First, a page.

Every year, dozens of teams from all across Japan go to Ito to compete in one of the world’s most unique athletic events — the All-Japan Pillow Fighting Championships.
Pillow fighting is a centuries-old sport enjoyed by children of all ages all across the world. Japan is no exception; nonetheless, the game has been raised to the status of national sport, with teams comprised of individuals of all ages battling for fame and money. After competing in regional qualifying events, victorious teams gather in the small fishing town of Ito, south of Tokyo, to vie for the title of Japan’s top pillow fighters in the All-Japan Pillow Fighting Championships.
The All-Japan Pillow Fighting Championships were inspired by makura-nage, the enjoyable pillow battles that Japanese students indulge in before bedtime on school excursions. It’s a rite that many Japanese people experienced at some point during their childhood, and one day several of them decided it would be enjoyable to revisit those days as part of a competitive competition. The event began in 2013 and has been conducted annually since since.
Competitive pillow fighting was founded by a group of high school students in Shizuoka and is based on a set of peculiar but relatively basic rules. A game is played between two teams of five players each dressed in yucatas, a traditional summer attire. The game begins with the participants pretending to sleep on futons until the referee blows their whistle, prompting them to wake up and reach for a cushion.
Pillow fighting now resembles dodgeball in that the goal is to strike the opposing team’s members, ideally their captain, with pillows to knock them out of the game. Still, it is a highly unique sport with peculiar regulations, such as announcing “The teacher is coming,” which forces the opposition team to retreat to their futons for 10 seconds, allowing them to wander about and gather pillows from the opposite side of the court.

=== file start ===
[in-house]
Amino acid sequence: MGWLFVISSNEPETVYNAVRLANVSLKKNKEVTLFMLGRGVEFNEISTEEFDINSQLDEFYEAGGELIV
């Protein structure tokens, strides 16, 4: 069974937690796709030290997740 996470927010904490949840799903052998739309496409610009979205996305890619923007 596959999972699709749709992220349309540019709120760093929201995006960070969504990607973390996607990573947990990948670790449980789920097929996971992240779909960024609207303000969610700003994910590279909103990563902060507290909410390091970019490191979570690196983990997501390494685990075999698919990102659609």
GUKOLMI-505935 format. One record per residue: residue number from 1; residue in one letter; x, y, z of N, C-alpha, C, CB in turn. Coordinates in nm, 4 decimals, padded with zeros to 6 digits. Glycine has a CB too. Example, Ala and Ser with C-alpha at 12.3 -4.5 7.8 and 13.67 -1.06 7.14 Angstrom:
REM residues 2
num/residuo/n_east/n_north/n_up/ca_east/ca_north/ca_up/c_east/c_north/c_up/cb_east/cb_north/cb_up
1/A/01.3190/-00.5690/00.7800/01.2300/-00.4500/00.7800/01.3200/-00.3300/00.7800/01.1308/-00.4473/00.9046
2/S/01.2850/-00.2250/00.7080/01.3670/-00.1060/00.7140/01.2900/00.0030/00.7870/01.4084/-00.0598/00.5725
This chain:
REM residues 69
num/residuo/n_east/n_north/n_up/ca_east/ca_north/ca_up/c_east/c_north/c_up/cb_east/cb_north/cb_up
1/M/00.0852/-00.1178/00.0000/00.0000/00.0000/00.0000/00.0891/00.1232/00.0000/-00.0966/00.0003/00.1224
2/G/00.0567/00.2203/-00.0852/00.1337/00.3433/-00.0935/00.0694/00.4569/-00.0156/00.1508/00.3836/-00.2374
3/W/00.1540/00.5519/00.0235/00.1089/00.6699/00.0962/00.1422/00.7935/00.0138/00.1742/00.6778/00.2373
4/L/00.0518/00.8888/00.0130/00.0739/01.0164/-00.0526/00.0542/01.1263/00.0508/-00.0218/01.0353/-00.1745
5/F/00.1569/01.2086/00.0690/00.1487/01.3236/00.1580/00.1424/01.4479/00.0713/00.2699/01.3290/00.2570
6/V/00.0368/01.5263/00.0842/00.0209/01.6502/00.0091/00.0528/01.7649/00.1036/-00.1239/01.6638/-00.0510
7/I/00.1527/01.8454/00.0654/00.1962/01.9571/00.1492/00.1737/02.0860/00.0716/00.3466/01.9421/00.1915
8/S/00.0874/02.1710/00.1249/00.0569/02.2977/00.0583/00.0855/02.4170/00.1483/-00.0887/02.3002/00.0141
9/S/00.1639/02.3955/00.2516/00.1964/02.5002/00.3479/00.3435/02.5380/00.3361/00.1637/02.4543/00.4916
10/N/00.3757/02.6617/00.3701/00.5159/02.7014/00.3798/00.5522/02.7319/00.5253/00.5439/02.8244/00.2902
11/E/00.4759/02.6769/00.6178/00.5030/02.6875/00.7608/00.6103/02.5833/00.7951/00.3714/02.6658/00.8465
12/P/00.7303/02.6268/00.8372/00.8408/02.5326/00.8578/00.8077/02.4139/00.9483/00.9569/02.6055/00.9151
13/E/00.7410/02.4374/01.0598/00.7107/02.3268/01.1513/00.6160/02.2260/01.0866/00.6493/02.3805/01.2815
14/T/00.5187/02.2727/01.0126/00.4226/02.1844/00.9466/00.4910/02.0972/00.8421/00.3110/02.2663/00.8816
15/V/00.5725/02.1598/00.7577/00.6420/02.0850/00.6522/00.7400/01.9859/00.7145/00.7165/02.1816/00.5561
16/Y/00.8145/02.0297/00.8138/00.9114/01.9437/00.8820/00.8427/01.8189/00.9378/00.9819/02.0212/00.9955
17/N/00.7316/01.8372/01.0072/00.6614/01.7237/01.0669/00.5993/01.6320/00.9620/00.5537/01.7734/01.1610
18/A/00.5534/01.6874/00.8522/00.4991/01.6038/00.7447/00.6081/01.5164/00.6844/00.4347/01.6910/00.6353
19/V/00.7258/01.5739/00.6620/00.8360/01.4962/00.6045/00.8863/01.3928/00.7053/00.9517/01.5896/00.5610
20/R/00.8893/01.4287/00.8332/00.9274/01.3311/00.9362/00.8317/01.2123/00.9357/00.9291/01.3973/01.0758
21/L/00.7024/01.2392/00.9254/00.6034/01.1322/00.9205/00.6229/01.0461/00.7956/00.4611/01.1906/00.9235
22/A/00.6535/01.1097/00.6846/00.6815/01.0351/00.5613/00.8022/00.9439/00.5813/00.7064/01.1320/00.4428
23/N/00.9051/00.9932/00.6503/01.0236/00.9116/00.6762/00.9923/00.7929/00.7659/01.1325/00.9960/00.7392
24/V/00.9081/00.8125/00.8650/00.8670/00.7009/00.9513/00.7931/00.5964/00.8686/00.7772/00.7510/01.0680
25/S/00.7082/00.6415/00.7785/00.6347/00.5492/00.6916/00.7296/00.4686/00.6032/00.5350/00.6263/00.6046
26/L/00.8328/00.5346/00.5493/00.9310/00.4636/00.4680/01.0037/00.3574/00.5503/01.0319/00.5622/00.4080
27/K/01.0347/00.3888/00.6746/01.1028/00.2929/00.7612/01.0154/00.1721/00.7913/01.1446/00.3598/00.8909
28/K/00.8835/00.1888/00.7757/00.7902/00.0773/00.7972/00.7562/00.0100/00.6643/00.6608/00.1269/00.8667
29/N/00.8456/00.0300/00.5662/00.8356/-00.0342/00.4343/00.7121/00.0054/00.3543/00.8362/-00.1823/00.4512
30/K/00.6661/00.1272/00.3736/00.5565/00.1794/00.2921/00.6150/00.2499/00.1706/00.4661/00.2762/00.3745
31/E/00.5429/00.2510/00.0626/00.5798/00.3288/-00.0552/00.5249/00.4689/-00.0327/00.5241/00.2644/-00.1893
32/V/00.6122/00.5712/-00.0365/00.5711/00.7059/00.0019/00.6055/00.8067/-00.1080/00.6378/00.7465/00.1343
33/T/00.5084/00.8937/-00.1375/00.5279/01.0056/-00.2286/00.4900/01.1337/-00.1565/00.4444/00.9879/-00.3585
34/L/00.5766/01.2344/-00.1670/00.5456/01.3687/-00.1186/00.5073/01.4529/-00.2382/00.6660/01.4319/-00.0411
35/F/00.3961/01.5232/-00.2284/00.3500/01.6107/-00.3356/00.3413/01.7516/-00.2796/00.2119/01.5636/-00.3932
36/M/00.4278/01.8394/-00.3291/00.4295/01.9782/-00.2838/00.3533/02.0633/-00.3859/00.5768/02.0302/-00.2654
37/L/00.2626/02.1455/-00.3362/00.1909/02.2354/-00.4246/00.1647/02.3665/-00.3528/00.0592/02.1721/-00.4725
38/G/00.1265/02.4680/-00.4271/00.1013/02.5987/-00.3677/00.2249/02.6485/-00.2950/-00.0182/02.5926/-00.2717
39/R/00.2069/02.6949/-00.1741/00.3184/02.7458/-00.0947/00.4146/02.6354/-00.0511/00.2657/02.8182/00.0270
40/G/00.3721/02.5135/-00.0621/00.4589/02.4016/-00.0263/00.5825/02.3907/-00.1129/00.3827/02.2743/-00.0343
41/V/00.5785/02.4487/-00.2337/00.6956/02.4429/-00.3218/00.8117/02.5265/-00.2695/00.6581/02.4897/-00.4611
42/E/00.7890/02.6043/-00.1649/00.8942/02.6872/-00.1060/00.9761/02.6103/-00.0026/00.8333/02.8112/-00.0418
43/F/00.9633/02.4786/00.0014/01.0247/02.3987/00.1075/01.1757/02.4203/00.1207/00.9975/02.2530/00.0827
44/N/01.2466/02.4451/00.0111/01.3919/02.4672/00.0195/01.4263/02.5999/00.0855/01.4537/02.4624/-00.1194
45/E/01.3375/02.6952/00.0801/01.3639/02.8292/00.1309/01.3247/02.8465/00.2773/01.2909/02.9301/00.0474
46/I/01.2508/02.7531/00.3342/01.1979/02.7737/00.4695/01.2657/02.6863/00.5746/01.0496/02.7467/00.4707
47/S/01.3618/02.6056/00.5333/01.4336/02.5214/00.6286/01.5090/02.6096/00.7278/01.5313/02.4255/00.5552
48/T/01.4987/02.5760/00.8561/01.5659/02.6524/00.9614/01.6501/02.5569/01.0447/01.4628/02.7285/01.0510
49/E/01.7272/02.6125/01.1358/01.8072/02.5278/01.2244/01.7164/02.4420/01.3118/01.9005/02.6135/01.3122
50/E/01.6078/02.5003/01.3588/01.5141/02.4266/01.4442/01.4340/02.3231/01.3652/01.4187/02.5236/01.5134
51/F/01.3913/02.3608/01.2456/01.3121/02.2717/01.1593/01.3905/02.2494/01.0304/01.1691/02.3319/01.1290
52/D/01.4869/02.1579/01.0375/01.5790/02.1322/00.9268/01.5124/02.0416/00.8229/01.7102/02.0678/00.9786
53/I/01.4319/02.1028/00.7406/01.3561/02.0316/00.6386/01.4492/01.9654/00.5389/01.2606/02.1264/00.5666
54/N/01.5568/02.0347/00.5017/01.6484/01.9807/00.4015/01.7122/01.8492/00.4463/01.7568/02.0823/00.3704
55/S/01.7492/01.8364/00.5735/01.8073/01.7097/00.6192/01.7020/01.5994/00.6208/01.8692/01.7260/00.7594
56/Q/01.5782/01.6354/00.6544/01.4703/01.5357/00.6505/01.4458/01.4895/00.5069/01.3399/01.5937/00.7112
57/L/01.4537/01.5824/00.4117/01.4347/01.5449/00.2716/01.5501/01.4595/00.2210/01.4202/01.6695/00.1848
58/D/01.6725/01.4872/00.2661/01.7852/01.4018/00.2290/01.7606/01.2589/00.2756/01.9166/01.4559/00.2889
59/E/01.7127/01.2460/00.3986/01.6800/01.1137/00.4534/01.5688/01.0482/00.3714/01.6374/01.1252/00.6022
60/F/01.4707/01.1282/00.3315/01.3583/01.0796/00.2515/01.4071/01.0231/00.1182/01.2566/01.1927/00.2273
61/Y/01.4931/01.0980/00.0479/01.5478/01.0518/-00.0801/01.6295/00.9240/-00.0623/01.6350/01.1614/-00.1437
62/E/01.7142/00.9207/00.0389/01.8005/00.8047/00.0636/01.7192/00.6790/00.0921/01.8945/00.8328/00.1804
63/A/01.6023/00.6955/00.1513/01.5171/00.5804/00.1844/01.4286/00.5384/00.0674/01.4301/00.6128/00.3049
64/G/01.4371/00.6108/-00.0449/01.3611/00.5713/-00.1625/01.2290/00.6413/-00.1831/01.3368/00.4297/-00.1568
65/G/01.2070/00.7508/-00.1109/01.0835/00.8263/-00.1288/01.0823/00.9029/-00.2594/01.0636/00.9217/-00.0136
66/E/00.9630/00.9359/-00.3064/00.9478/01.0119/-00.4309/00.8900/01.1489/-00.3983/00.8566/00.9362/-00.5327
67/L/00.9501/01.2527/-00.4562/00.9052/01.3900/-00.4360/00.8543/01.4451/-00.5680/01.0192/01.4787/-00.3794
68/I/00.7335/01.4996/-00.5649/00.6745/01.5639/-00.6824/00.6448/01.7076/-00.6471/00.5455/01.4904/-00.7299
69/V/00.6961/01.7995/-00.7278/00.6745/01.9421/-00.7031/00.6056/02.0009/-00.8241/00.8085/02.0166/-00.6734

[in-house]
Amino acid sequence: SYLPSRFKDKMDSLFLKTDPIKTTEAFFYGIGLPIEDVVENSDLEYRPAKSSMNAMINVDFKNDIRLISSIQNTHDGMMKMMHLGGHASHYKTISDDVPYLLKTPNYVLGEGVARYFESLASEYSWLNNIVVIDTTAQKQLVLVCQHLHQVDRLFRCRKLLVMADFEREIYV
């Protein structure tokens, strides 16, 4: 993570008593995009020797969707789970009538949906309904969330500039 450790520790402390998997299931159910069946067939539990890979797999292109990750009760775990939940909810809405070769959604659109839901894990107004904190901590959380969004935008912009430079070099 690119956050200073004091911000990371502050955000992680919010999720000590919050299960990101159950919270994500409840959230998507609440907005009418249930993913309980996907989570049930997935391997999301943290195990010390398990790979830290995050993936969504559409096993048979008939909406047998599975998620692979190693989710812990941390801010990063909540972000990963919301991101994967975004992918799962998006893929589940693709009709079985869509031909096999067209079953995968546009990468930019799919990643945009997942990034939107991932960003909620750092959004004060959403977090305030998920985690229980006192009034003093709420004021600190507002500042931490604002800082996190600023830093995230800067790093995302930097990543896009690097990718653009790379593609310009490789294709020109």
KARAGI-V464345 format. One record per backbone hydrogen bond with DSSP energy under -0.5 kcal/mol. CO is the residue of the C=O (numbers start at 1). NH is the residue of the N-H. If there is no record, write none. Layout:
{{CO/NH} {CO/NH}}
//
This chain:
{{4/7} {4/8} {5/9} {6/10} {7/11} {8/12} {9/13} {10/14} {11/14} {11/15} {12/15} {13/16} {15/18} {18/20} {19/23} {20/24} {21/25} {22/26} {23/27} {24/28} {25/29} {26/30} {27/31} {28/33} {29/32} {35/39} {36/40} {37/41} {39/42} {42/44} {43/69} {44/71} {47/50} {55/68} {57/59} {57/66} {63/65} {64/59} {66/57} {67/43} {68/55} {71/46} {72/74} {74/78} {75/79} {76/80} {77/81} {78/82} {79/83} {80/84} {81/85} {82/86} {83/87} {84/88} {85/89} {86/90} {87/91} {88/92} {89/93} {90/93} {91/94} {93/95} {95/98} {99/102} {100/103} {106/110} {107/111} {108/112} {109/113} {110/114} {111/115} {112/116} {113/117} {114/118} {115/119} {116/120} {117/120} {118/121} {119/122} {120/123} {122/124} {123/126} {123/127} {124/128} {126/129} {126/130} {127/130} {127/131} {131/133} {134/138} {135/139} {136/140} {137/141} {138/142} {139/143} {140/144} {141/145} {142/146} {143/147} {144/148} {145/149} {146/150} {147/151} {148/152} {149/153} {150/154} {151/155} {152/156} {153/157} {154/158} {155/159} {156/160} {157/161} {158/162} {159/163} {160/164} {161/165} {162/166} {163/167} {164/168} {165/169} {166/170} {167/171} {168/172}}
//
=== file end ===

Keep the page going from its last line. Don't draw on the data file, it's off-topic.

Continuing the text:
In competitive pillow fighting, the ultimate goal is to hit the opposing captain. The round is over when it happens, even if all of the opponents’ players are still in the game. The game is won by the first team to win two two-minute rounds. To ensure the captain’s safety throughout the rounds, one player from each side can utilise a duvet to shield them from pillows.
A year after the All-Japan Cushion Fighting Championships debuted in 2014, Japanese business Makura Kabushikigaisha produced a customised pillow built exclusively for competitive pillow fighting, and it is still the only officially recognised pillow during the championships. It costs roughly 3,150 yen ($30) and is said to be perfectly balanced — heavy enough to toss but elastic enough not to injure anyone.
The greatest competitive pillow fighting teams in Japan gather in Ito every February for the national pillow fighting championship. They are made up of people of all ages, ranging from nine-year-old children to veterans in their sixties, and while the 100,000 yen ($915) on the line may not seem like much, they are all in it to win it.